We live in an ultra-complex capitalist system that trains the population to over-consume. Our habits are transforming the planet in which we live at an accelerated rate. Artist Matt Siber has investigated the systems, strategies, and methods of consumption through logical progression in a series of projects over the past decade. Visiting Siber’s Mana studio provided a chance to discuss living in a hyper-consumer culture, evolving methods of marketing, advertising in the public domain, and his early autumn 2015 solo exhibition at the DePaul Museum of Art.
Can we start with your fascination with consumer culture, specifically the aspects of power and persuasion? This is a fairly pervasive item in our culture and yet most do not truly understand the vigilant strategies employed. What drew you to this area of investigation? Is your response purely objective or do you have an agenda?
Everyone has an agenda. My interest in consumer culture and advertising stems from my experience as a commercial photographer in the ‘90s. I worked for a variety of clients and was the university photographer for St. Lawrence University in Canton, NY for three years. This experience opened my eyes to the level of thought and consideration that goes into propagandized material. This wasn’t even an advertising agency, just the Communications Department of a liberal arts university. In particular, there were times when photos I had made for a university publication were rejected for reasons I thought were picayune and potentially paranoid.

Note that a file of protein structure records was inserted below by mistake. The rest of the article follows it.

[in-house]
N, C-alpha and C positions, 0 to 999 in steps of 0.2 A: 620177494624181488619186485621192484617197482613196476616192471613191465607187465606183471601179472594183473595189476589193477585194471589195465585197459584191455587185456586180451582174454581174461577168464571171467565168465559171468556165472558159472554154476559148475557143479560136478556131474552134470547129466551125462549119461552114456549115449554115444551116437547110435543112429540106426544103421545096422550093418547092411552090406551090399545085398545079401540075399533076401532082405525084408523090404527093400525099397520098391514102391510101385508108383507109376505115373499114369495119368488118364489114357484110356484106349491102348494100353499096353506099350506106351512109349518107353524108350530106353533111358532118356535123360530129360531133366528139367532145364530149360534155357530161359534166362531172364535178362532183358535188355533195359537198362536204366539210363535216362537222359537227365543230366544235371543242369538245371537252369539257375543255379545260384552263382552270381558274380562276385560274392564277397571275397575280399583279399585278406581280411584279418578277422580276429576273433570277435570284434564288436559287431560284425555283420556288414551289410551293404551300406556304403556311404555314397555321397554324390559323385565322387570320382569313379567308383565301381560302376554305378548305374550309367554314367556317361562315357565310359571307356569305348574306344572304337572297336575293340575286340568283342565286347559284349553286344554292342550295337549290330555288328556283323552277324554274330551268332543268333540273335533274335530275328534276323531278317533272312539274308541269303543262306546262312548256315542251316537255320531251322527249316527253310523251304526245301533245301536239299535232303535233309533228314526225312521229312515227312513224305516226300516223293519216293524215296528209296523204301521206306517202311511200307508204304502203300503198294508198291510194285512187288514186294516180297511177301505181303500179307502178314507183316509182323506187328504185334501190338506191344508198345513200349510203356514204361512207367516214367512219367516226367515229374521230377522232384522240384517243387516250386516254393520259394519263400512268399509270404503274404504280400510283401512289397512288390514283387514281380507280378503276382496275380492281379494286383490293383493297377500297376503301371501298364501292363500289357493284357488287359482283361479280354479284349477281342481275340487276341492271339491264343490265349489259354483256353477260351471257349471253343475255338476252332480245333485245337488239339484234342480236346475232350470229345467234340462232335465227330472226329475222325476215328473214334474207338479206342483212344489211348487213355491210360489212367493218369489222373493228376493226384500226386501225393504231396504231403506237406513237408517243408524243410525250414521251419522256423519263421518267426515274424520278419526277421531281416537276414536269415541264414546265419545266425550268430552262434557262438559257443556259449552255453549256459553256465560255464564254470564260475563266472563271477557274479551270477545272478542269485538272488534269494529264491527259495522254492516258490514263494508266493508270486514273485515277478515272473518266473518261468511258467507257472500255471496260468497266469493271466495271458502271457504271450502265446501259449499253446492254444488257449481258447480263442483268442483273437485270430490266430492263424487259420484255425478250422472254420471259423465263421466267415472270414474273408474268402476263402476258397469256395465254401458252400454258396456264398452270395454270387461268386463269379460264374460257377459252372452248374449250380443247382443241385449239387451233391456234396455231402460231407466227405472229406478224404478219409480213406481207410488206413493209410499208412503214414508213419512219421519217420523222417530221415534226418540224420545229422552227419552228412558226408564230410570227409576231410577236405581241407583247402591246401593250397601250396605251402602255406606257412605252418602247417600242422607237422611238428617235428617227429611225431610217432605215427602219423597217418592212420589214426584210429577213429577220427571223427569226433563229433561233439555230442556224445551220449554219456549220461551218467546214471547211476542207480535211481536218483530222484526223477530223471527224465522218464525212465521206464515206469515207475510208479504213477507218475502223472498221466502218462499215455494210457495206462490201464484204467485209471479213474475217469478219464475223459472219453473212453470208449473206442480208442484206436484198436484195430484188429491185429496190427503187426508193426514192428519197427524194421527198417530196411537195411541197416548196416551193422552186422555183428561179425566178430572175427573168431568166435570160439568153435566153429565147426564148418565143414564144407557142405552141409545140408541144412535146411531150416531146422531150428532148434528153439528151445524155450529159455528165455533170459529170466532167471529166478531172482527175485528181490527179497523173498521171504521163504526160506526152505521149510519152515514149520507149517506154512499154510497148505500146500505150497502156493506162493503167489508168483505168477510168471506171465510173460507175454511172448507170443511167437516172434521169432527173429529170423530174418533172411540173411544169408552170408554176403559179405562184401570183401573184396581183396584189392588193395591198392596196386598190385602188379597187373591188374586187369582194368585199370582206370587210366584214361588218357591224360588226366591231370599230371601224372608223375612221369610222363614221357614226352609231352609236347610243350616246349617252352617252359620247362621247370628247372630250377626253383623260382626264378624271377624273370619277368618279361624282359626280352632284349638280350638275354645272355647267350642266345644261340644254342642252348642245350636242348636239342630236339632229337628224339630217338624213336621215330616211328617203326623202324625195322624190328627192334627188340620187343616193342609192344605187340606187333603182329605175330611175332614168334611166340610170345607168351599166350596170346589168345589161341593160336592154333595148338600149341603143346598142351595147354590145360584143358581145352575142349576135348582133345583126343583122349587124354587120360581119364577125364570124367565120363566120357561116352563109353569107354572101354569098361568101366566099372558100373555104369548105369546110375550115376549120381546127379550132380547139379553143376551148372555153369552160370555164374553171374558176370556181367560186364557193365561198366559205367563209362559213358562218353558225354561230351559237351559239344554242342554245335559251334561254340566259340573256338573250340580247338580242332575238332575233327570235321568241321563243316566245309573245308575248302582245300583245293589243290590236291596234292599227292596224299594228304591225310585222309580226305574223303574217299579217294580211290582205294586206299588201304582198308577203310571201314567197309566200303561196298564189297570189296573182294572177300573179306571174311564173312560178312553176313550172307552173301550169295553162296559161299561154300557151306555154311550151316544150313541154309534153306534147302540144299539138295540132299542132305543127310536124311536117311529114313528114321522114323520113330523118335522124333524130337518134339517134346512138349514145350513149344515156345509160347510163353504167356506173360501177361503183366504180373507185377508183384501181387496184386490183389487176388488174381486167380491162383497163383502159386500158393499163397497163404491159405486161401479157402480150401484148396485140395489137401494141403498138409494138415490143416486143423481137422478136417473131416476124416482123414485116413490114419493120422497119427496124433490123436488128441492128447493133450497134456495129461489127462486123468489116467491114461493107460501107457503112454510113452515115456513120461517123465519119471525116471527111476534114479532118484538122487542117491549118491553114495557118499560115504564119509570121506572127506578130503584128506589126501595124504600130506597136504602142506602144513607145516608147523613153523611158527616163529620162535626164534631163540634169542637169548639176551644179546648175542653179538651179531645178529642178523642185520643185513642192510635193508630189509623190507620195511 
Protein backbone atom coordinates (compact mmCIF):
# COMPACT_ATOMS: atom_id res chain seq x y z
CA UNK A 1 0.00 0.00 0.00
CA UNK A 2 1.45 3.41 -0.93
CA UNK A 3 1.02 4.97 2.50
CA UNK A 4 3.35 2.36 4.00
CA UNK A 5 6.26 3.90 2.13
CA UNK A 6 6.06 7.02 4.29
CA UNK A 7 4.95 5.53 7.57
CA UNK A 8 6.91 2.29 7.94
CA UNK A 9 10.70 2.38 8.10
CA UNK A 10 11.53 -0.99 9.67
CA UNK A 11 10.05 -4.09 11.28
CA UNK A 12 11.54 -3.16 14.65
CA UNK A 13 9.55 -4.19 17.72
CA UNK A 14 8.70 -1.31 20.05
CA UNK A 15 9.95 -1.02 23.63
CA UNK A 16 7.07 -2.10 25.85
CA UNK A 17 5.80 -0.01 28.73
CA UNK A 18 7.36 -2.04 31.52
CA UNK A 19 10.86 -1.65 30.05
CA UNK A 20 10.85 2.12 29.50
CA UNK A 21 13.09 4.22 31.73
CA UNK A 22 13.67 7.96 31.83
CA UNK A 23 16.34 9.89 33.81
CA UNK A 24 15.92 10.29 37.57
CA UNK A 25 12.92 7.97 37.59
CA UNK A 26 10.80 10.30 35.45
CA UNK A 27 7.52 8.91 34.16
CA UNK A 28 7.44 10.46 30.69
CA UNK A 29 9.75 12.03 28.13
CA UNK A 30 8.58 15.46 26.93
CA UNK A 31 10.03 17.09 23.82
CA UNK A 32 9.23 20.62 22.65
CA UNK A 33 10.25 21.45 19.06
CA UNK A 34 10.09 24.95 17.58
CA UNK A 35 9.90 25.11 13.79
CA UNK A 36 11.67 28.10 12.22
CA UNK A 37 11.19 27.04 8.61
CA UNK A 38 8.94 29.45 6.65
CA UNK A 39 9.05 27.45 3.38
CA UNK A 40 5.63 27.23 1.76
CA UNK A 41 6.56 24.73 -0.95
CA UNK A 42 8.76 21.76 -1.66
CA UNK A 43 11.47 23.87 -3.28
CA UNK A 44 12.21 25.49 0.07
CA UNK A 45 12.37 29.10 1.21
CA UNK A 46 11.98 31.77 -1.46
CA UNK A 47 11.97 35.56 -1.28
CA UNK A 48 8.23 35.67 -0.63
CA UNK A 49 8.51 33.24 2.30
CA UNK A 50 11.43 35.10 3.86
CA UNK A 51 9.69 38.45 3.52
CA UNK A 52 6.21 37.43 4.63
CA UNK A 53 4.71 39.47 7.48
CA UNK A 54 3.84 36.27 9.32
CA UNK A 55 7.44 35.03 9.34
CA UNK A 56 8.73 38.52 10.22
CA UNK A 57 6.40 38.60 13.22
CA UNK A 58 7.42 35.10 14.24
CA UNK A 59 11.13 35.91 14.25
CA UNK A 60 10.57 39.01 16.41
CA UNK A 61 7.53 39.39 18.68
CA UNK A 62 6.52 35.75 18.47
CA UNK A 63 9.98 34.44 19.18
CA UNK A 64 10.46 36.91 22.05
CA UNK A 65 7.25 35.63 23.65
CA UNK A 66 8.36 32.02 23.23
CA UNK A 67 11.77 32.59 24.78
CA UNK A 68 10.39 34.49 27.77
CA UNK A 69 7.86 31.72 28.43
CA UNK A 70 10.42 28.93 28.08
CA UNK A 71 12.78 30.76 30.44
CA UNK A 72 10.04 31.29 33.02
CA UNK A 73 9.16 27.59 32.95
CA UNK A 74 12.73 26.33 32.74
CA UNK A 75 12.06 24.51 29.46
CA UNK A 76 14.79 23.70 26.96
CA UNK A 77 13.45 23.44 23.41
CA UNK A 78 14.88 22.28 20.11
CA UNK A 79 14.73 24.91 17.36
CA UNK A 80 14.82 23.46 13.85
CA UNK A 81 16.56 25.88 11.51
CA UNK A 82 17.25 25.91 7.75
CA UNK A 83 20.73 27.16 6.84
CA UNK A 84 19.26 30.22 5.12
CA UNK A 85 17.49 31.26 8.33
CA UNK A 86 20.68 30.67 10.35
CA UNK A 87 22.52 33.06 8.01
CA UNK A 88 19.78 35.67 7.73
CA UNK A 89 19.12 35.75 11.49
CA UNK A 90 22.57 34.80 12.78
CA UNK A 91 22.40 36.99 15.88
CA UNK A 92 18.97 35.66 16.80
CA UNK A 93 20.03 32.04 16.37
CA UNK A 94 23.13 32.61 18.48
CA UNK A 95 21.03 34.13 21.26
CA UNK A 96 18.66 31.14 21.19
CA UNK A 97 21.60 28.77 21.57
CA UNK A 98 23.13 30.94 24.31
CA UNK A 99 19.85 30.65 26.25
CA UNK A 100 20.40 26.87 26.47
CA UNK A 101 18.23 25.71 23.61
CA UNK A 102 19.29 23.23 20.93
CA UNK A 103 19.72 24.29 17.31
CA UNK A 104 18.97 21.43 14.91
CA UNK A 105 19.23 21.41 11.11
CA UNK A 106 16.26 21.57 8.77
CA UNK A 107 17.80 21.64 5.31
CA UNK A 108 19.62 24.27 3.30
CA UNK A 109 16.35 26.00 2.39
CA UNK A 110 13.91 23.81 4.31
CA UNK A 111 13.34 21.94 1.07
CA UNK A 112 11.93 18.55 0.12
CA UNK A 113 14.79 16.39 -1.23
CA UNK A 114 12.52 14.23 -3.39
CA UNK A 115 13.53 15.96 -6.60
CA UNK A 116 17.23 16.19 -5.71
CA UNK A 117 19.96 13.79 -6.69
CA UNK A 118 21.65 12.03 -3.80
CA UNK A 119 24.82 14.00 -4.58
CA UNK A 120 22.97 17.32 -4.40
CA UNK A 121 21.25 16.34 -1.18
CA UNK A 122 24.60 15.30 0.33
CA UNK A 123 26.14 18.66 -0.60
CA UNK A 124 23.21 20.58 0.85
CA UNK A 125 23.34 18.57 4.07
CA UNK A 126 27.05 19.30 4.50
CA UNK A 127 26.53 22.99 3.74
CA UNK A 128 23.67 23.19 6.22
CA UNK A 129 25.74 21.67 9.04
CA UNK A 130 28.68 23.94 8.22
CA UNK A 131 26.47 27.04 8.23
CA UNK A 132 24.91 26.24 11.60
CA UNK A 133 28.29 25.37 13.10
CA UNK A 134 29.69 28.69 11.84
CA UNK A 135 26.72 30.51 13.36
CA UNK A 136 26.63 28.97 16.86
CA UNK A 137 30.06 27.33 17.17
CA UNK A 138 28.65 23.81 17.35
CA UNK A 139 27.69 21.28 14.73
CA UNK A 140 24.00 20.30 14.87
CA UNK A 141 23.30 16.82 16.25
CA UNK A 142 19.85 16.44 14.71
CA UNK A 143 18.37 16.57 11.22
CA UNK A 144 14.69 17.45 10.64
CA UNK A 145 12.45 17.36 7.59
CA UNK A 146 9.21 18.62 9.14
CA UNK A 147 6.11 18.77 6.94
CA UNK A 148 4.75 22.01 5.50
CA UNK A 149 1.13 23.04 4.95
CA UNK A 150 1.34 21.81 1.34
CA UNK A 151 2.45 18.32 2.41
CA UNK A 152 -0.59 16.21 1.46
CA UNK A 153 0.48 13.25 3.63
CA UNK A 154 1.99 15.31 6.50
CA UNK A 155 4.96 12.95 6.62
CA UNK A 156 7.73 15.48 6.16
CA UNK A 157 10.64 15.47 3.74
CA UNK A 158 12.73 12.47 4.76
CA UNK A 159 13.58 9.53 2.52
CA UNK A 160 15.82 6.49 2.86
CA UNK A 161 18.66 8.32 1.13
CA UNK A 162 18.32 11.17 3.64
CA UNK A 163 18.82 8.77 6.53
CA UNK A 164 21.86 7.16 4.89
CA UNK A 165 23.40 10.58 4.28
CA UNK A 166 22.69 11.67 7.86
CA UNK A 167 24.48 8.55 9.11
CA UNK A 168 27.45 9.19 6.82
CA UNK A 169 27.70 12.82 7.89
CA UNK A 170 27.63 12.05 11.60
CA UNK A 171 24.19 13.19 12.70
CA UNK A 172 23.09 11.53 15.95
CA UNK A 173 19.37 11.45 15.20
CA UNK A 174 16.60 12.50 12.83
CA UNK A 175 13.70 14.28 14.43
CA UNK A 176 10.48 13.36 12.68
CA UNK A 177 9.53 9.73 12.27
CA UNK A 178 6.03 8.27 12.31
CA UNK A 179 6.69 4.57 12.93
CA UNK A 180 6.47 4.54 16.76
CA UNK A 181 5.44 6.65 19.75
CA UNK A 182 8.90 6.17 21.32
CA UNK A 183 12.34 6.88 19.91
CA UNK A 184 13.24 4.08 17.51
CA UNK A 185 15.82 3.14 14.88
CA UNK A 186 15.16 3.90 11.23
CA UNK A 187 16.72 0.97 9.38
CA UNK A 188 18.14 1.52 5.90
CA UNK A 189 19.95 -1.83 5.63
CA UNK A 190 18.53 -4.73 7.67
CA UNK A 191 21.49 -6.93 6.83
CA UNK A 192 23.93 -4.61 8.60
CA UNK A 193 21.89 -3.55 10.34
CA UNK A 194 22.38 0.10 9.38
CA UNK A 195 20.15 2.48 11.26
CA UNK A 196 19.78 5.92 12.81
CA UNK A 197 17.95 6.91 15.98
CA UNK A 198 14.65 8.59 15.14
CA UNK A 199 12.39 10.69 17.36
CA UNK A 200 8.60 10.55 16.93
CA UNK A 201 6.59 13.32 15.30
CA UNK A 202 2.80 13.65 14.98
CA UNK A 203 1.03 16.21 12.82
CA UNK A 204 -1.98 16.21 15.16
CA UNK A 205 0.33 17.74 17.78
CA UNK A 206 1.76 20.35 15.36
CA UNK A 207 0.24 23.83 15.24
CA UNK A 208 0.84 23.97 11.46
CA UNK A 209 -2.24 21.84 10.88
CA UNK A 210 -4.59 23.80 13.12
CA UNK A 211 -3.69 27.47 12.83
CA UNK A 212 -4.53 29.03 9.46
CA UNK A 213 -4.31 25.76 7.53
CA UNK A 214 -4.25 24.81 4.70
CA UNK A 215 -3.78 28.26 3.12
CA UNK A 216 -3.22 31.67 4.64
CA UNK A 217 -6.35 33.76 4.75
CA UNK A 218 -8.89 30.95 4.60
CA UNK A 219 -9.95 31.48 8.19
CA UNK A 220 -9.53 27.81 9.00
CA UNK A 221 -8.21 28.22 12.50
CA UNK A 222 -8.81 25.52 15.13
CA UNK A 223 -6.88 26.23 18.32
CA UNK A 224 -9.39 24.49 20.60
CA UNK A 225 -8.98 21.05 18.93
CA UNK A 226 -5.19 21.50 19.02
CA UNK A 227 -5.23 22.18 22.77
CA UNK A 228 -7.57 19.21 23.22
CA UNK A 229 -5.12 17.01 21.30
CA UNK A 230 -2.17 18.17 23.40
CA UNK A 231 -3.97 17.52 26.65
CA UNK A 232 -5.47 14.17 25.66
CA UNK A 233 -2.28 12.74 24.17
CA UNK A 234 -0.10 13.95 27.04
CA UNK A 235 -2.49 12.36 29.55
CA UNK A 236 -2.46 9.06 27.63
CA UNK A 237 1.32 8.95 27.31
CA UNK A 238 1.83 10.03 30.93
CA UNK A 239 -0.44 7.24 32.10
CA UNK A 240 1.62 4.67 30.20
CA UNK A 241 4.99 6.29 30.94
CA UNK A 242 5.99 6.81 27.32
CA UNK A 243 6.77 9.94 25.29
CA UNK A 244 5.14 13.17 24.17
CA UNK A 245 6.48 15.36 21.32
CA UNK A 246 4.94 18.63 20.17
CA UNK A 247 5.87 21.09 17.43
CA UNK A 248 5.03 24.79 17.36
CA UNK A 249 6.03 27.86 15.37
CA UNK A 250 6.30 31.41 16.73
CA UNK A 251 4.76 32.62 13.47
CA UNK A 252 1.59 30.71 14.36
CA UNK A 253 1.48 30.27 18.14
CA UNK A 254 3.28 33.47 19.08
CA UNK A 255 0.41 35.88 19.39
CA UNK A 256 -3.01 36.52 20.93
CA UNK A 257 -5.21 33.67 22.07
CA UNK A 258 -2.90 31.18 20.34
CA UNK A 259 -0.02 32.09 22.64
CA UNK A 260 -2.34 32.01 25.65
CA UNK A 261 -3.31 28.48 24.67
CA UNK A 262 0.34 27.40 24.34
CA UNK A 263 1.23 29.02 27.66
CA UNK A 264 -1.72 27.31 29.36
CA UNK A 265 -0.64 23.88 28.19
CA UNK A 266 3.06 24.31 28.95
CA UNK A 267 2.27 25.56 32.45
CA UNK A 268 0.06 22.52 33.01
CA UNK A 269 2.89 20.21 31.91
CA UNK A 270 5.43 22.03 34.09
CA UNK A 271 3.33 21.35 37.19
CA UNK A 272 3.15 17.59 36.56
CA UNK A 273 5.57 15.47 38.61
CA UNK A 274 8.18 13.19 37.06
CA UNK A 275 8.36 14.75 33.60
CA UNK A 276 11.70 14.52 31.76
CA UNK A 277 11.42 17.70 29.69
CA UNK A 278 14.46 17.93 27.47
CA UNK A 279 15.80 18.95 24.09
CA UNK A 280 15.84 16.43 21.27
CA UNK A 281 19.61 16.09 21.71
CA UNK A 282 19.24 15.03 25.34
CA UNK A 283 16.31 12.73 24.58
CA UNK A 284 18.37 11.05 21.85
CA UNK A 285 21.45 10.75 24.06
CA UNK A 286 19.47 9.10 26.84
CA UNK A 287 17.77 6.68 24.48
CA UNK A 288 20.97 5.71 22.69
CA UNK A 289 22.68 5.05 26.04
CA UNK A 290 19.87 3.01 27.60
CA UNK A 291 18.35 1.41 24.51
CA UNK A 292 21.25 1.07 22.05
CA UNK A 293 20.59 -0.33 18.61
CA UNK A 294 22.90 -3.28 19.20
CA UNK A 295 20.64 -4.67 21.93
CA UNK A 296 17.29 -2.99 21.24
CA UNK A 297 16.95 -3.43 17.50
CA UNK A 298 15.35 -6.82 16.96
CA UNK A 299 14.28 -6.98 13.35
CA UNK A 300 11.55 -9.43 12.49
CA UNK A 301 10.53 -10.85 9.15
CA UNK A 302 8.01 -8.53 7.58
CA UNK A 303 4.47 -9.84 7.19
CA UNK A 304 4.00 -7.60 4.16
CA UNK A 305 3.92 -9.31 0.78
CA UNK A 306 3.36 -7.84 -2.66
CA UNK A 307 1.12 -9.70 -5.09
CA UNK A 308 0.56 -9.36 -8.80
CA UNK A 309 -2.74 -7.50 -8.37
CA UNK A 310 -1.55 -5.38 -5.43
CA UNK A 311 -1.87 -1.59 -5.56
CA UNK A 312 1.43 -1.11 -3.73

It irked me that there are people whose job it is to influence and manipulate me. It irks me even more that much of that manipulation comes with the motive of separating me from my money. In graduate school I ended up focusing on these influences in order to understand them better and to potentially disarm them to some degree.
Since I began The Untitled Project in 2002, I have been involved in ongoing research dealing with consumerism, capitalism, public space and advertising in the 21st Century. Many of the issues facing the world today are a result of overproduction and overconsumption of goods. This is the result of the 20th Century shift from economies based on need to economies based on desire. With technology increasing the efficiency of production, producers were suddenly able to produce far more than consumers needed. Slowing or stopping production wasn’t a realistic option, so a ‘need’ had to be engineered in order to create a market for the over-abundance of products. Marketing shifted at this point from convincing people of the usefulness of a product, to instilling an emotional connection to a product. It became less about what the product will do and more about how the product will make you feel. This is also where the notion of planned obsolescence germinated. Producers can sell more product if the older ones become useless or less desirable over time.